This week I bought a six pack of Sweet 100 cherry tomatoes, two of which will be planted in my bale. The mature plants can just rest on the bale and I won’t have to worry about the tomatoes rotting on wet soil.

So far things had been going well. No hard work at all. However, now I had to cut two planting holes into the bale. I pressed my husband Henry into service and gave him my Hori knife, a big, sharp serrated knife designed for use in the garden.

Once again, a reminder. A packed straw bale is very dense. Cutting into it is very difficult even with a Hori knife. It didn’t help that  it started to rain as he worked. The knife became slippery – and slipped. Blood everywhere, but no stitches required. First aid attended to with a necessarily absorbent bandage, he retired. I put the knife aside and pulled enough straw out of the holes he had hacked out to hold a couple of quarts (approximately) of compost for planting.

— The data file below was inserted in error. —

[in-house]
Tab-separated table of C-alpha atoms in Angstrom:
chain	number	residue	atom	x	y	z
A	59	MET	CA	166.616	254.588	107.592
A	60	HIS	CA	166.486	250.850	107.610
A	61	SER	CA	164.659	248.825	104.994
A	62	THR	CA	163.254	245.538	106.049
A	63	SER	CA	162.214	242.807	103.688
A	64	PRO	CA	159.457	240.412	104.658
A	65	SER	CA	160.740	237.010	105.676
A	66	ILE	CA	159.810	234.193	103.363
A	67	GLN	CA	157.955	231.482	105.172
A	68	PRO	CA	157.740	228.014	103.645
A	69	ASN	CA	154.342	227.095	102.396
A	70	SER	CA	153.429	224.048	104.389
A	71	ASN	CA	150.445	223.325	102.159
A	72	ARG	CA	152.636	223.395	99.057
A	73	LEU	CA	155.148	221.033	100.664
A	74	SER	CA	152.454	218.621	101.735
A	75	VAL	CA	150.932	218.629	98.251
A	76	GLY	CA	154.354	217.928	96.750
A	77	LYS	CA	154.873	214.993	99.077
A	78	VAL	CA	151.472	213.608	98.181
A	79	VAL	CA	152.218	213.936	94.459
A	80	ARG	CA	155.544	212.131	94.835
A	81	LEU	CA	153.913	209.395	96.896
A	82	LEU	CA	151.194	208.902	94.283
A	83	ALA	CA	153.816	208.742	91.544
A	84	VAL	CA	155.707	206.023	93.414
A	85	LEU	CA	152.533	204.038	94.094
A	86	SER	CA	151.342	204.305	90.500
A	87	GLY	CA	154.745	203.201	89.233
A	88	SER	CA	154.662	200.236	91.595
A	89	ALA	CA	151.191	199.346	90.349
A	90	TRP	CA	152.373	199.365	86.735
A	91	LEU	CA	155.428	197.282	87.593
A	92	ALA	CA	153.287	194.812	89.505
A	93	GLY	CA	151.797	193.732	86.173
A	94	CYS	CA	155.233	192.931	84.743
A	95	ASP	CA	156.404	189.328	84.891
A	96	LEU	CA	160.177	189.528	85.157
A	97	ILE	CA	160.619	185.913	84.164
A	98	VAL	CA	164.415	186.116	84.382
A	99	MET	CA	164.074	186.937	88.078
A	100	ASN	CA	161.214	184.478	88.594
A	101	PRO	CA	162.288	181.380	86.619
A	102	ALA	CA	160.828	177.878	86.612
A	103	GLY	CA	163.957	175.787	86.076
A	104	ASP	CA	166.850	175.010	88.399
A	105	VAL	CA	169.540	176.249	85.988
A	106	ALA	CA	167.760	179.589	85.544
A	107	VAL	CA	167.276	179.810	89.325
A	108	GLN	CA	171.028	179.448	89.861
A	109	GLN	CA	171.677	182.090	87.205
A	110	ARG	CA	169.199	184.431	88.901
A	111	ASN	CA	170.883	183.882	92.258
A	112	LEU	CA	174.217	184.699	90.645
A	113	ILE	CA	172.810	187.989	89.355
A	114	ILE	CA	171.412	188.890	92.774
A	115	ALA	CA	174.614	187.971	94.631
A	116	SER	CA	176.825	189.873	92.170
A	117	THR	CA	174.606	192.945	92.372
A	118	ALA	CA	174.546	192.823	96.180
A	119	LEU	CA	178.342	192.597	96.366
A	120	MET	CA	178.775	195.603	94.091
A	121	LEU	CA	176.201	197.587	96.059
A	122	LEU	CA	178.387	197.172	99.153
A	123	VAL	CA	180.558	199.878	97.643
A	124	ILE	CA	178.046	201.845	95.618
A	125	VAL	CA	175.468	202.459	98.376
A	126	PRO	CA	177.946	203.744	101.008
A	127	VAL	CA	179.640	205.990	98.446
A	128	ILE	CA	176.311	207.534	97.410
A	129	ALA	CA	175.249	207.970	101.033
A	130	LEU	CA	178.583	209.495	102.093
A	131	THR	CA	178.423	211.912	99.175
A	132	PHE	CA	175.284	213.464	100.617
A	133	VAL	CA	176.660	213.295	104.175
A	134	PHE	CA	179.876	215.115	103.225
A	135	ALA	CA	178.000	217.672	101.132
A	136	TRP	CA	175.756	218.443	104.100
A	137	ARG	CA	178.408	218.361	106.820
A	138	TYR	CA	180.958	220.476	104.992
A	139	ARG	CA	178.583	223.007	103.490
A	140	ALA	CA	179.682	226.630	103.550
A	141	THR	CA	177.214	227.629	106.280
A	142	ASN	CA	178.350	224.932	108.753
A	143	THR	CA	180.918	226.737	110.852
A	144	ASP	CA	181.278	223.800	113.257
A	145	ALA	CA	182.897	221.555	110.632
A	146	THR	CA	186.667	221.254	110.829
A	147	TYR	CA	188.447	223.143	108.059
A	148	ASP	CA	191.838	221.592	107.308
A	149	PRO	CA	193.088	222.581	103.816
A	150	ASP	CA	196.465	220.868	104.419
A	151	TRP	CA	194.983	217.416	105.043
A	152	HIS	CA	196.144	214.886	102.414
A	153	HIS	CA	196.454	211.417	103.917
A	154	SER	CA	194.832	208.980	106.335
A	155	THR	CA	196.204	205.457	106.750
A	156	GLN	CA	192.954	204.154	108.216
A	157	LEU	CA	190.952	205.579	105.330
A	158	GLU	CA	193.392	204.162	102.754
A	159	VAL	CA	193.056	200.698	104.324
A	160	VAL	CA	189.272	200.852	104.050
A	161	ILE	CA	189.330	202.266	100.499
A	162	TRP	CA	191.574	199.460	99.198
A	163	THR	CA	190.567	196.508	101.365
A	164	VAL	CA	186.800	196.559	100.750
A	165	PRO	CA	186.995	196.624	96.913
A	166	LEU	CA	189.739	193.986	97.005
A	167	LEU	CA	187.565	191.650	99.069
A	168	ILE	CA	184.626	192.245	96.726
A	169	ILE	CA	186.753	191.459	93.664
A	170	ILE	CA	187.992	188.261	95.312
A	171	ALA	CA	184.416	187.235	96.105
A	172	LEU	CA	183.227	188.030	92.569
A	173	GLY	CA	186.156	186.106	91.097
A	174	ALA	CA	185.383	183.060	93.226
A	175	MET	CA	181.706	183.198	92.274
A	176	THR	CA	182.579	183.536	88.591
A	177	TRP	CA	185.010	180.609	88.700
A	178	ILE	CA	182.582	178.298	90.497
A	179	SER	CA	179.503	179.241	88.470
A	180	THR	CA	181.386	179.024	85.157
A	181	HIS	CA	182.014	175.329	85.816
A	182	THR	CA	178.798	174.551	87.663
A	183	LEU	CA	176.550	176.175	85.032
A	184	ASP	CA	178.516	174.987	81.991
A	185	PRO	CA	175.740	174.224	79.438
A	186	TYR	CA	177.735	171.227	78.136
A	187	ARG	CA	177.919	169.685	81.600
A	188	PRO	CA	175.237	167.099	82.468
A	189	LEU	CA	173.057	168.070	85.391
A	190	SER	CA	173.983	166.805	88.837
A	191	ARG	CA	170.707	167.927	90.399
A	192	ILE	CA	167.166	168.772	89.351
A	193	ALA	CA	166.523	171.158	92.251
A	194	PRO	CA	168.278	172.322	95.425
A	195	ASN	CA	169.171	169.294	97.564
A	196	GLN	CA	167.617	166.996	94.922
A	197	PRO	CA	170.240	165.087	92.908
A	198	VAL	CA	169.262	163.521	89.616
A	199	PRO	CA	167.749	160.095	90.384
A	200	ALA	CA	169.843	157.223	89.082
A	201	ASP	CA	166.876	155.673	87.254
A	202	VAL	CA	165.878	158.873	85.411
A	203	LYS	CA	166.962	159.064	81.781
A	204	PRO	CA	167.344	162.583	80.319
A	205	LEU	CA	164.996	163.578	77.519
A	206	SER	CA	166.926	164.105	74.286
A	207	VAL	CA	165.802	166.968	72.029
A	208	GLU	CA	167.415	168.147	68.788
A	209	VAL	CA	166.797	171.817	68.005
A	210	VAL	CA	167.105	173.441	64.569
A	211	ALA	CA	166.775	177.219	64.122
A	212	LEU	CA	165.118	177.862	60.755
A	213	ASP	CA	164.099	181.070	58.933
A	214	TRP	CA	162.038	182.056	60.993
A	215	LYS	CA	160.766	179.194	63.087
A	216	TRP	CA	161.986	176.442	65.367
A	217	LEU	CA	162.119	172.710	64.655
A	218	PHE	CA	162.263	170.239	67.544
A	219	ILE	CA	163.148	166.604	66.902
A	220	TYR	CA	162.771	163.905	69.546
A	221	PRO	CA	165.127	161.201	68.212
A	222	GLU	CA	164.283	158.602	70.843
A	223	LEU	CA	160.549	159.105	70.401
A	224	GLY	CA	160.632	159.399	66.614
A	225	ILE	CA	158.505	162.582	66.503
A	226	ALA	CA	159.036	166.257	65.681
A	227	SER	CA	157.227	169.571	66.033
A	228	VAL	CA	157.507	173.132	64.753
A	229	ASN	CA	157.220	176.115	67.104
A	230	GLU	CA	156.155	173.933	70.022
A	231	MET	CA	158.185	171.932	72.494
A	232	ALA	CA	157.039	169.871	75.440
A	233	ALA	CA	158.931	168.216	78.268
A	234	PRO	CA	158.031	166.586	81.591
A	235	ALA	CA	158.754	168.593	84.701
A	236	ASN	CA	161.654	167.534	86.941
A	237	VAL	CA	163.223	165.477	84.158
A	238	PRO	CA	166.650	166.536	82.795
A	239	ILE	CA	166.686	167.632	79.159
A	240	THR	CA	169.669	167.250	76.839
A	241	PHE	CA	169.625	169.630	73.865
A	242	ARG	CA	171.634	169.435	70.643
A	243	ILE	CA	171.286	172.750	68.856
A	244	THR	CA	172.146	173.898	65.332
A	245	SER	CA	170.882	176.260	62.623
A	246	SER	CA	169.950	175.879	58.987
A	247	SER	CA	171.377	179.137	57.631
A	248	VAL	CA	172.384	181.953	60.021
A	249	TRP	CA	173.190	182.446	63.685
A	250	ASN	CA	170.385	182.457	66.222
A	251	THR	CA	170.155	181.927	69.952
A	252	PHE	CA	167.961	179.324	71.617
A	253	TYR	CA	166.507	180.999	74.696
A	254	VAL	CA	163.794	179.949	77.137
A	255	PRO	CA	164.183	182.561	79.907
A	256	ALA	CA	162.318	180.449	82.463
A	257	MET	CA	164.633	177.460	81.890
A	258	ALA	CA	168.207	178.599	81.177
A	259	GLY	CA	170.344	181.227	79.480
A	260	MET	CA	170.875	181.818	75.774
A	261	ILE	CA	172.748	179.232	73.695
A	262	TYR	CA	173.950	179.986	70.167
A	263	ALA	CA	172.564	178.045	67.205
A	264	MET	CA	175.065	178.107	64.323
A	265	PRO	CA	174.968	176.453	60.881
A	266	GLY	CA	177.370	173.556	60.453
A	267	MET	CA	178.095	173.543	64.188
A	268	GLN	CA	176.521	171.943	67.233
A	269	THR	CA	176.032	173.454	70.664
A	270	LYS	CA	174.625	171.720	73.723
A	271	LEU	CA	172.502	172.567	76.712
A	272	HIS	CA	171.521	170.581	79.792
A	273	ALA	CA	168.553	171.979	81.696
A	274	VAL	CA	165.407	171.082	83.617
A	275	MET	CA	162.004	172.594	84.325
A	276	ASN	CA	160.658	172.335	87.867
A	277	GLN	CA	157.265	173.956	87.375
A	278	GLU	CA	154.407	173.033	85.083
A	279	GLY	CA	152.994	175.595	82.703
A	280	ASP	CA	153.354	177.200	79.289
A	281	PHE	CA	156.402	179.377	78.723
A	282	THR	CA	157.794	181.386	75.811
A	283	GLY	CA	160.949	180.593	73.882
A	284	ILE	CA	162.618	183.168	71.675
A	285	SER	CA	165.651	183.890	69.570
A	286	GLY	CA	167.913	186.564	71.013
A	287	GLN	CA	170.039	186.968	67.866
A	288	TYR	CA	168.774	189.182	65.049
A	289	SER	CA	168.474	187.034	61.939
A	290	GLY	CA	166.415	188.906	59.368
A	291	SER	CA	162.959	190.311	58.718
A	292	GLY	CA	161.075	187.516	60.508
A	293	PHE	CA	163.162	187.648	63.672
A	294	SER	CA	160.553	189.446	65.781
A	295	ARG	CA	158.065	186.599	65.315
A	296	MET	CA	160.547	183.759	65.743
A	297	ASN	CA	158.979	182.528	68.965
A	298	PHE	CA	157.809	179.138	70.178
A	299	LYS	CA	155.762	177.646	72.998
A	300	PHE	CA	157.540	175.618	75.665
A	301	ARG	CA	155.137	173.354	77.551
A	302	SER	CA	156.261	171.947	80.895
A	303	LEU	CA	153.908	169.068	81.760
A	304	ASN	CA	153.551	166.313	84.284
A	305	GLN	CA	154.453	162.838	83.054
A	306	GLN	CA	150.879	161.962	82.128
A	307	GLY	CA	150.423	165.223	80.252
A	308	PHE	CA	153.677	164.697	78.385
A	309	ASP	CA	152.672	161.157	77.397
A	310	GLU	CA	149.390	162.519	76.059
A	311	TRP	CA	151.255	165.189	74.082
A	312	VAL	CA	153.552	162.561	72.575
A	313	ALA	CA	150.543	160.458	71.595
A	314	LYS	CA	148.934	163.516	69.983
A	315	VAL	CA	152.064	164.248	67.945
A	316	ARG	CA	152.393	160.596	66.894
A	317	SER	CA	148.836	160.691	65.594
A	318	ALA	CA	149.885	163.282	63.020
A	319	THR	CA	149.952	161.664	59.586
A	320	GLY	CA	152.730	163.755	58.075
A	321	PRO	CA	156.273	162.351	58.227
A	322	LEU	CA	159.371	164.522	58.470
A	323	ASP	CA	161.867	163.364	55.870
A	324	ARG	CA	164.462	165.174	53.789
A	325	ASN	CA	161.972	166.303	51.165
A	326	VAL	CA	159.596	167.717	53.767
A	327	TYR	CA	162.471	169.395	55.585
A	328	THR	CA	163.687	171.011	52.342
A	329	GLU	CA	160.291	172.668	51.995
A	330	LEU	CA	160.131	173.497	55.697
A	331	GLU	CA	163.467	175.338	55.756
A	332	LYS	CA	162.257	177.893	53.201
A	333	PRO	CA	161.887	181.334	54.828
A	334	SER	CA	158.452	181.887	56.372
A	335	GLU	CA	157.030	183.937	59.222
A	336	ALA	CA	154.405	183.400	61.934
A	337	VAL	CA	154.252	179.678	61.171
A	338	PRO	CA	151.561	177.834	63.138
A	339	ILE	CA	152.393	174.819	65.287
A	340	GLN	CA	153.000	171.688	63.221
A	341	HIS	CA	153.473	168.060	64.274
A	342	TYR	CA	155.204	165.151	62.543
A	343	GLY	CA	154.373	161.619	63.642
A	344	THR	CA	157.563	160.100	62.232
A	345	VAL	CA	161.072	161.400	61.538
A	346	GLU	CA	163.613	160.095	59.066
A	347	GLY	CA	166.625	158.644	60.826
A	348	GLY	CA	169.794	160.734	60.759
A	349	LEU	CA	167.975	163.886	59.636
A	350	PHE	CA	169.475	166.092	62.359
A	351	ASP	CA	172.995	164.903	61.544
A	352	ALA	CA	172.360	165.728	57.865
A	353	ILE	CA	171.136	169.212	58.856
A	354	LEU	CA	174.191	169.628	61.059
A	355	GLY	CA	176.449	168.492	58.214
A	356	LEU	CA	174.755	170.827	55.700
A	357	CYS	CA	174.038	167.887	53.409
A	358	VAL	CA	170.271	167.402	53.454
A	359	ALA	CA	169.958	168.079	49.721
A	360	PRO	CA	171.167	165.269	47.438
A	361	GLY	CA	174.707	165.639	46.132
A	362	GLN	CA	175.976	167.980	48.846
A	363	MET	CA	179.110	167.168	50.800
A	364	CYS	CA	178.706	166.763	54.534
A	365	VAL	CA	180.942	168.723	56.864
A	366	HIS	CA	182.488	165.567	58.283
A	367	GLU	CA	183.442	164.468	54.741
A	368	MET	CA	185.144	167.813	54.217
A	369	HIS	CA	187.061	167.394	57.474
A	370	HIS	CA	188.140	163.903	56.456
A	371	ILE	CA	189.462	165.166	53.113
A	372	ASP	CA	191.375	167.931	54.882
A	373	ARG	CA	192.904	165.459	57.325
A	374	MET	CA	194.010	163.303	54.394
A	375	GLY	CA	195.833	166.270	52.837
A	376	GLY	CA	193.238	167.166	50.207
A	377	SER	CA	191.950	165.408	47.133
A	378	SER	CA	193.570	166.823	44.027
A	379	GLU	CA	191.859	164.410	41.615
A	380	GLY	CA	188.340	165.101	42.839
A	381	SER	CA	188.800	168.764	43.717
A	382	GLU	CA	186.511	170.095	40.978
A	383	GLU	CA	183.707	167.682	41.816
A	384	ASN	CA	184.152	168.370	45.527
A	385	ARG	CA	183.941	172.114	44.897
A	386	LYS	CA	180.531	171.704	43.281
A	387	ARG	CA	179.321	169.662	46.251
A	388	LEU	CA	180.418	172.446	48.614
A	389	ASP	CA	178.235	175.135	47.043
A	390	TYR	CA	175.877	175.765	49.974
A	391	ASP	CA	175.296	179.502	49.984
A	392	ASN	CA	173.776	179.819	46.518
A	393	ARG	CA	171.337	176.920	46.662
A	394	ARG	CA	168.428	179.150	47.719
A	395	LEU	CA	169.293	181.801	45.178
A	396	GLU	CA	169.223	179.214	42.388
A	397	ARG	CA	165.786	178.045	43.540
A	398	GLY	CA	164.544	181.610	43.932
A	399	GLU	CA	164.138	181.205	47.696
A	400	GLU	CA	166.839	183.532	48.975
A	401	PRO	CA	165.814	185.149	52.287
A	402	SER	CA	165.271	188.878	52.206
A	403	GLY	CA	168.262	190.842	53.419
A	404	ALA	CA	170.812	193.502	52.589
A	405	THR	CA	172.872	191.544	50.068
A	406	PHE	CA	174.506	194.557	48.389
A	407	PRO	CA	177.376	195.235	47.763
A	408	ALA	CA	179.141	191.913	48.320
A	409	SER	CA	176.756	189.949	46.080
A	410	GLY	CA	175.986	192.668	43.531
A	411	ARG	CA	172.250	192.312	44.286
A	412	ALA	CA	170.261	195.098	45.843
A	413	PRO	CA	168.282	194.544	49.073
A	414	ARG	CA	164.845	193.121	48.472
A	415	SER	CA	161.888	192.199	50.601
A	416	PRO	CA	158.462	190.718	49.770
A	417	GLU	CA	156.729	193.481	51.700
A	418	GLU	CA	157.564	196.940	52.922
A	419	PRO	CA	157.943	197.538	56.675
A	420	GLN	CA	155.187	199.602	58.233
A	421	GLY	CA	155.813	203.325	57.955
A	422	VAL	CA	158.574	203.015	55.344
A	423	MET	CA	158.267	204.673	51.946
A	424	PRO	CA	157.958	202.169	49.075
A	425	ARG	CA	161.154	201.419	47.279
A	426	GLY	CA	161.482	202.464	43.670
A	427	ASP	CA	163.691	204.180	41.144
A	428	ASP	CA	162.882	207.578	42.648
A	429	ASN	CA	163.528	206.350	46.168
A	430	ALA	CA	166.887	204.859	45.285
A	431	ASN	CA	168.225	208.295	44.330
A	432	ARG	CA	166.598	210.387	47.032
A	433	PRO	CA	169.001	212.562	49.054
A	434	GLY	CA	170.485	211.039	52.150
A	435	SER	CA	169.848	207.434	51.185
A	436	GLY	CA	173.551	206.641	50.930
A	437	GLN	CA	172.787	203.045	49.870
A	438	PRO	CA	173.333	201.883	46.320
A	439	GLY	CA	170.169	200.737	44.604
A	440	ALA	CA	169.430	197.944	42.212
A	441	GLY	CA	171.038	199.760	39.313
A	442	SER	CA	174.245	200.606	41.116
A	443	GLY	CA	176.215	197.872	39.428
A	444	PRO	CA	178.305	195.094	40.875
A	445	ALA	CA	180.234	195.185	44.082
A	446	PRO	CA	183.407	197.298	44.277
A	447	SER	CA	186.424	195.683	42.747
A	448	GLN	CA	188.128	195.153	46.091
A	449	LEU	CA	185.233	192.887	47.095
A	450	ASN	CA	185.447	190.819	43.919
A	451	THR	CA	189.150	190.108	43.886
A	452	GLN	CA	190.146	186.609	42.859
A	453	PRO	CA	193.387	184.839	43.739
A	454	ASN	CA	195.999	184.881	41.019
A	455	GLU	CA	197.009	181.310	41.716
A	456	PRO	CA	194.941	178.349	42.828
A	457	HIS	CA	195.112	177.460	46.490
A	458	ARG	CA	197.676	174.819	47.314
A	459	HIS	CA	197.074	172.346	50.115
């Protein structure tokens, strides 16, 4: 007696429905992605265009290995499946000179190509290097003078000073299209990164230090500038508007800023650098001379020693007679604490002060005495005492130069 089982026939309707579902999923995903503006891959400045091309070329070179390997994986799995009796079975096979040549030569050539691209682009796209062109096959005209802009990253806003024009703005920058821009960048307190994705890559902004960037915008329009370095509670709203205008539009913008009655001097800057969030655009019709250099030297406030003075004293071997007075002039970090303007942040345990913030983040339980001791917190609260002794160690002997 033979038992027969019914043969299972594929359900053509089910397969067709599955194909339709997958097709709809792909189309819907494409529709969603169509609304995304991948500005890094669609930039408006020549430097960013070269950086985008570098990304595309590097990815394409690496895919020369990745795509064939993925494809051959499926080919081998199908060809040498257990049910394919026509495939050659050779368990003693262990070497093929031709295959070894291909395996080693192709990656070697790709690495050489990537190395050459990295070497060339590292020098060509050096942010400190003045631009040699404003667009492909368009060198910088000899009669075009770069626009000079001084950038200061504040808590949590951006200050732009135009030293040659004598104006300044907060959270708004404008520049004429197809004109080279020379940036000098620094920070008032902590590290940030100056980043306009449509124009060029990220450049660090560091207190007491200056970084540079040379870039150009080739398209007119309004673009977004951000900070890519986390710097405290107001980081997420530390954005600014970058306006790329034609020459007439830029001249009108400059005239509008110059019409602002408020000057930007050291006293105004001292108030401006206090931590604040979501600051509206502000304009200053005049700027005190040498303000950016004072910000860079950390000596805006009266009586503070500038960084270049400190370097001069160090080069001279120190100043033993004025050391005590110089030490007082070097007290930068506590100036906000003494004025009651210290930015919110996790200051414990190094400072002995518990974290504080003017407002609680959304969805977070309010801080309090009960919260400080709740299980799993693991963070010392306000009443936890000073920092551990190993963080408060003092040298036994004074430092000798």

After half filling the holes with compost, I followed my usual tomato planting technique. I removed the bottom couple of branchlets from my two seedlings and put one in each hole deep enough to cover at least half the stem, and watering as I would any half planted seedling. I added more compost to fill the hole, and watered again.

The rain is continuing, on and off, as I write, but I will continue to water the straw bale and not depend only on rainfall. I will keep you posted on the progress of the tomatoes.

I already used the straw I pulled out of the bale to use as mulch in the vegetable garden. I am wondering if I can get two planting seasons out of the bale, or if it will be suitable only for mulch in the spring. More information gathering required.

I like this addition to the herb bed which runs along nearly two thirds of the front of our house. Part of the final third is the Early Garden where I planted greens under floating row covers this spring. The row covers have a dual purpose, to allow a jump on the growing season, and especially to foil the rabbits that ate most of my garden last year.